The authority of the state in a constitutional democracy is never self-evident. The state can only claim obedience of its citizens if the authority of the state is morally justified from the point of view of the citizens.1 In this moral justification of authority exists the essence of the concept of legitimacy. To be considered legitimate the actions of the state (public administration) have to meet a number of normative standards. National as well as local government (the municipalities) have to meet normative standards which can be derived from the concept of the constitutional state.2 One of these standards is the principle of legality (rule of law). This contribution however concentrates on the principle of separation of powers.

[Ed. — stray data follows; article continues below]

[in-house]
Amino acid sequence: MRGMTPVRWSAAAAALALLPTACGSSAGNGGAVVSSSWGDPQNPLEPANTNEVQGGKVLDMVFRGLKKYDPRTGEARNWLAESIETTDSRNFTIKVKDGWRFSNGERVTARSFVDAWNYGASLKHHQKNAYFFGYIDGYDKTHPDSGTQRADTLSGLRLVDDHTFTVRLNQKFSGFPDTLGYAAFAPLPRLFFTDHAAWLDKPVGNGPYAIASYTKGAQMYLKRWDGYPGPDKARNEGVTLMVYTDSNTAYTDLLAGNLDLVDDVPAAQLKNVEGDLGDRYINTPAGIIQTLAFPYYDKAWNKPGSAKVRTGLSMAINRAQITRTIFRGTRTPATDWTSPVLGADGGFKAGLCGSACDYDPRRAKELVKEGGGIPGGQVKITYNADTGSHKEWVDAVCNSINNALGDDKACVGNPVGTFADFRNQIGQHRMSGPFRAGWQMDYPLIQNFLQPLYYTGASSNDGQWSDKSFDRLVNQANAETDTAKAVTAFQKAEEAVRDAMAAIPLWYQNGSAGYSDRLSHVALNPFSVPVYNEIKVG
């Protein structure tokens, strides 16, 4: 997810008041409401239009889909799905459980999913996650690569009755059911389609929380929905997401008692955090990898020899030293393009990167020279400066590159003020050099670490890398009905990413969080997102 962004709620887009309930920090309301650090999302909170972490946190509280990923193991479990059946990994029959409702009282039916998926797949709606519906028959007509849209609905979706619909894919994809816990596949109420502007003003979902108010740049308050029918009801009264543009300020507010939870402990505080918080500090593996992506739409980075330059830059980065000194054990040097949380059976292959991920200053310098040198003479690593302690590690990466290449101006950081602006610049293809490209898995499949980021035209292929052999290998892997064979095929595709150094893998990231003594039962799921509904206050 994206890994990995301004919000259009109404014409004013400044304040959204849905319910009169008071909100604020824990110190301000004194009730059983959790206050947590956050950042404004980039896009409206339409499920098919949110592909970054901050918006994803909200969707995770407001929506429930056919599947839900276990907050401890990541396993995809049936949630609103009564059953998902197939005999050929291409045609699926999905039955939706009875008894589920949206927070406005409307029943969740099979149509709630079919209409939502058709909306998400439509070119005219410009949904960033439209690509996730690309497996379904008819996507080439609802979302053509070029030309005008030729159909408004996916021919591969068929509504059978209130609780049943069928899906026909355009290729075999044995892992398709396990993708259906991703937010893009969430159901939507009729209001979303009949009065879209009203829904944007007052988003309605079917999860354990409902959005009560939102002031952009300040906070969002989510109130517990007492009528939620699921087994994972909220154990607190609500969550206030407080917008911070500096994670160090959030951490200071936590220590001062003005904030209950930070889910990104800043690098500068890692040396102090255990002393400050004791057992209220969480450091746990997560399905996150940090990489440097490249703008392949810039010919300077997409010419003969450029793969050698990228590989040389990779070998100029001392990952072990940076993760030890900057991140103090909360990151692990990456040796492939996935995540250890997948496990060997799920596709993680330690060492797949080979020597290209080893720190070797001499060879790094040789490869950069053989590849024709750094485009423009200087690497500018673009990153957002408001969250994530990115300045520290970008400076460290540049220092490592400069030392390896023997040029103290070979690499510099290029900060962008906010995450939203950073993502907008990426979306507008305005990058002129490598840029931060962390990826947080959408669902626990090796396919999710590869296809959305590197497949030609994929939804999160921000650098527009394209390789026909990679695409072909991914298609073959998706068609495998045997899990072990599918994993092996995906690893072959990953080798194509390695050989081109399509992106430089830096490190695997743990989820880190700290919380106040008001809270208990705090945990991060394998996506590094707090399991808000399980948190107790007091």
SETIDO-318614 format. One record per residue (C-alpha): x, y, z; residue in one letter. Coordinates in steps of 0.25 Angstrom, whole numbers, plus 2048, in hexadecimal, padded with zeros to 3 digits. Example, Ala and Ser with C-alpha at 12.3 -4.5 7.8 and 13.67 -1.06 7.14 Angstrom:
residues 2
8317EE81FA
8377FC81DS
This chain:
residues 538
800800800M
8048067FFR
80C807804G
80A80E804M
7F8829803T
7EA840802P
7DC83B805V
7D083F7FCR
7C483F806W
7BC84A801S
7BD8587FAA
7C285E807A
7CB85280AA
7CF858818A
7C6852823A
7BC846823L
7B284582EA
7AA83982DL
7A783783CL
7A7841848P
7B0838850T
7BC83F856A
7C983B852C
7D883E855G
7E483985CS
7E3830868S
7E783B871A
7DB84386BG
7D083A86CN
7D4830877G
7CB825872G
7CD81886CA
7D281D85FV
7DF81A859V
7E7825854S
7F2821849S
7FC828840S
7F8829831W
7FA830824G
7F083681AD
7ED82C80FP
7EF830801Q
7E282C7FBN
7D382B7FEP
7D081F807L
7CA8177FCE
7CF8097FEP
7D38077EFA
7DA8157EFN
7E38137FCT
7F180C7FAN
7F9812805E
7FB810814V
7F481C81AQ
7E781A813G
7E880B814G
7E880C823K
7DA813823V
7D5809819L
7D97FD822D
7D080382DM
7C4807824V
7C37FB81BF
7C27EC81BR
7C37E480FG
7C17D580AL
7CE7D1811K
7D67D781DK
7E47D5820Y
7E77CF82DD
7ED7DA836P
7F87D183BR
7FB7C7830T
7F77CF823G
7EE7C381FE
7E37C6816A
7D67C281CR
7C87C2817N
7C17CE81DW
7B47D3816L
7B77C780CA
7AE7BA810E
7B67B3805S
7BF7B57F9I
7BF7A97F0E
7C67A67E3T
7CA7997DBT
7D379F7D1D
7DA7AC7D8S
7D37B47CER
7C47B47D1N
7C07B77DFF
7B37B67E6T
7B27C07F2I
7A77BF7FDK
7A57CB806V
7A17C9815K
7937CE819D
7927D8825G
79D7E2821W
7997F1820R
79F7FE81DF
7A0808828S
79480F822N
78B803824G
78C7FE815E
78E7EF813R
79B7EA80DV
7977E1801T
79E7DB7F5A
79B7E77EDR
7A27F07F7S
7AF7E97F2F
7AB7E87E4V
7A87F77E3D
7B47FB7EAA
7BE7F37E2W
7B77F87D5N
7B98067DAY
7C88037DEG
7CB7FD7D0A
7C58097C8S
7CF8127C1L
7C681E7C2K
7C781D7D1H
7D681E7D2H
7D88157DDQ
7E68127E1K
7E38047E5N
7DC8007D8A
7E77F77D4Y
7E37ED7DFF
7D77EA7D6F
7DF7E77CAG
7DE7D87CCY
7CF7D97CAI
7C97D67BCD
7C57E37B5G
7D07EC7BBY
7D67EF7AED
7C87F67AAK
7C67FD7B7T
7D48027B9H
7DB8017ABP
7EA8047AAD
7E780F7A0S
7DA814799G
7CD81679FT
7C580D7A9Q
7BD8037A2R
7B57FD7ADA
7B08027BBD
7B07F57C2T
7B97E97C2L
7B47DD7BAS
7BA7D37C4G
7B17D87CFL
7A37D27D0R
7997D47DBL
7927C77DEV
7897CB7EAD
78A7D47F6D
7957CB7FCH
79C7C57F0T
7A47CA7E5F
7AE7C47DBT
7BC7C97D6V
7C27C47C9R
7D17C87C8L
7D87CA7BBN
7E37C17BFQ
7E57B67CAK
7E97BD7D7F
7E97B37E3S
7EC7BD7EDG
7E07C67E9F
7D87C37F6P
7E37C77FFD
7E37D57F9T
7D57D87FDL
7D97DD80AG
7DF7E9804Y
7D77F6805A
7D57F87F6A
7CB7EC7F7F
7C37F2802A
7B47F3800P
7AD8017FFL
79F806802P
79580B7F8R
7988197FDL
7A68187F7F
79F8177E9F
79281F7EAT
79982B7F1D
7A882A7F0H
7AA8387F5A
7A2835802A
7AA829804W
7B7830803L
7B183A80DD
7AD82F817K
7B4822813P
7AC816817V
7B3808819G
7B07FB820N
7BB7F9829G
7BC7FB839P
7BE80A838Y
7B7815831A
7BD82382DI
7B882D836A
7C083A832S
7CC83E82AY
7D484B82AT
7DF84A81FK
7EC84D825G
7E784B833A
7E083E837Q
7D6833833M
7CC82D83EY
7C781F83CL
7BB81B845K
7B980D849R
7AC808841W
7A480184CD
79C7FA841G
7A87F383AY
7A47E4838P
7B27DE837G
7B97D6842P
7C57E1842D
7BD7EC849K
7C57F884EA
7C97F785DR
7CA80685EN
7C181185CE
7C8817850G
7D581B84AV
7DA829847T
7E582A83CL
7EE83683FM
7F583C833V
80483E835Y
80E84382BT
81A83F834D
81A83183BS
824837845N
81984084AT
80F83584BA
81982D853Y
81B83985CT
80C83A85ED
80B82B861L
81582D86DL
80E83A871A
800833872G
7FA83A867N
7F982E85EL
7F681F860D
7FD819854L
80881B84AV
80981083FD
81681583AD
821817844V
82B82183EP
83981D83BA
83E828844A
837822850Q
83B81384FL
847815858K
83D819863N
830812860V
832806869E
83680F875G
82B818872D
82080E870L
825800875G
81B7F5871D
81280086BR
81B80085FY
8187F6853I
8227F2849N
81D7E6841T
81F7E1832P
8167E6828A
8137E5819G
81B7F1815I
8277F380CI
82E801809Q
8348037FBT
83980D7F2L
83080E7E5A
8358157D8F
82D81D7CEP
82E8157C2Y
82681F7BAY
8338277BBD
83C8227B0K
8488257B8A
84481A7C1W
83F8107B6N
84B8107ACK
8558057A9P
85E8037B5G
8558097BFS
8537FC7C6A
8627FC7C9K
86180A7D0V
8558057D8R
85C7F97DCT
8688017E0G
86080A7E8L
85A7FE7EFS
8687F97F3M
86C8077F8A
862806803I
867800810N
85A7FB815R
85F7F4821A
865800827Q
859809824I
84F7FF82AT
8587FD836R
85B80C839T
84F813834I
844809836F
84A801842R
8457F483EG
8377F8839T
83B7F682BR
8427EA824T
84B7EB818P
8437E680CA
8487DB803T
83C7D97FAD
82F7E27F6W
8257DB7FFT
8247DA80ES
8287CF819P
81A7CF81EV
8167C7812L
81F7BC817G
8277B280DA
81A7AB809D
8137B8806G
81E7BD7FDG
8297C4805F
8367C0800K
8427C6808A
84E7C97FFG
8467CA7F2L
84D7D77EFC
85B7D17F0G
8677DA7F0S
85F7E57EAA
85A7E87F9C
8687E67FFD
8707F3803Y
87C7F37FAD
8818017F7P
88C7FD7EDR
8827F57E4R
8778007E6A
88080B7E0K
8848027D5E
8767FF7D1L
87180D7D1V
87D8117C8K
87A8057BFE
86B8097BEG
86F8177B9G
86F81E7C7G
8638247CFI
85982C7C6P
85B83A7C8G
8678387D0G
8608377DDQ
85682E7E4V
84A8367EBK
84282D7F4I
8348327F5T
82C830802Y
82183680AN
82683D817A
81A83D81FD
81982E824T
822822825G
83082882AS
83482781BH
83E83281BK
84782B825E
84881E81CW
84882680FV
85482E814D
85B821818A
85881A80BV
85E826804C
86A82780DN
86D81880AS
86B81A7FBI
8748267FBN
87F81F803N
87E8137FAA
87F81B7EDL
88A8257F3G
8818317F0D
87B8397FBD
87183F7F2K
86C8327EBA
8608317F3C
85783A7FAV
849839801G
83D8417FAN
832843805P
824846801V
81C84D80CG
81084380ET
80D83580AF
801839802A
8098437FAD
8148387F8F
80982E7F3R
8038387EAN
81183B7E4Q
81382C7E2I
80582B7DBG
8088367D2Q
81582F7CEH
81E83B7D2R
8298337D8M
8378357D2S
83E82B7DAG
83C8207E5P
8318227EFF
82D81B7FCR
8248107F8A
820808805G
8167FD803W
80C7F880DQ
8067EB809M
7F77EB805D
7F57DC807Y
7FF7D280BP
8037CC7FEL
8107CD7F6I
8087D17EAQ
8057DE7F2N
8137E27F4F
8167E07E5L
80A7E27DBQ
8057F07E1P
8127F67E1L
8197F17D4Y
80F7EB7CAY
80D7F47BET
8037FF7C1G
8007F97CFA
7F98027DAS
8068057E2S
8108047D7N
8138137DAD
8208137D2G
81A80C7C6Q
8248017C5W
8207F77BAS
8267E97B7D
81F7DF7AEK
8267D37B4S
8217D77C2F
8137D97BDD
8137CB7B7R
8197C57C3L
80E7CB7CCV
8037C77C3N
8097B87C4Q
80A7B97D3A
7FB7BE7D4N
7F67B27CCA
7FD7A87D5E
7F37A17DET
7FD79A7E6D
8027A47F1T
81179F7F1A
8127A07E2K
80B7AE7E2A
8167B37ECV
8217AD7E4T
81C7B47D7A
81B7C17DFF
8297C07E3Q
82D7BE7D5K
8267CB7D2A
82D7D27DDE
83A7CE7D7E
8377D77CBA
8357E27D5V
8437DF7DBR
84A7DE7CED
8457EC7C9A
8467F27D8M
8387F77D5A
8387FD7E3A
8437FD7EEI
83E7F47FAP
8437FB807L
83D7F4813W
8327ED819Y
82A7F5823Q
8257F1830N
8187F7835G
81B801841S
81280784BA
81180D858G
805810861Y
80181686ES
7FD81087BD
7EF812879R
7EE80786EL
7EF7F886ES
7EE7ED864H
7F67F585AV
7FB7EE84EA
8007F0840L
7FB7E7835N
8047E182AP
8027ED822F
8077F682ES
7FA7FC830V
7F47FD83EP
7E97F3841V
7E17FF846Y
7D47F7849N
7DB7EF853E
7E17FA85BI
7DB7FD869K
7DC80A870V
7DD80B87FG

|Title of host publication||Public Priority Setting: Rules and Costs|
|Editors||Peter B. Boorsma, P.B. Boorsma, C.W.A.M. Aarts, Kees Aarts, A.E. Steenge|
|Place of Publication||Dordrecht|
|Number of pages||18|
|Publication status||Published - 1997|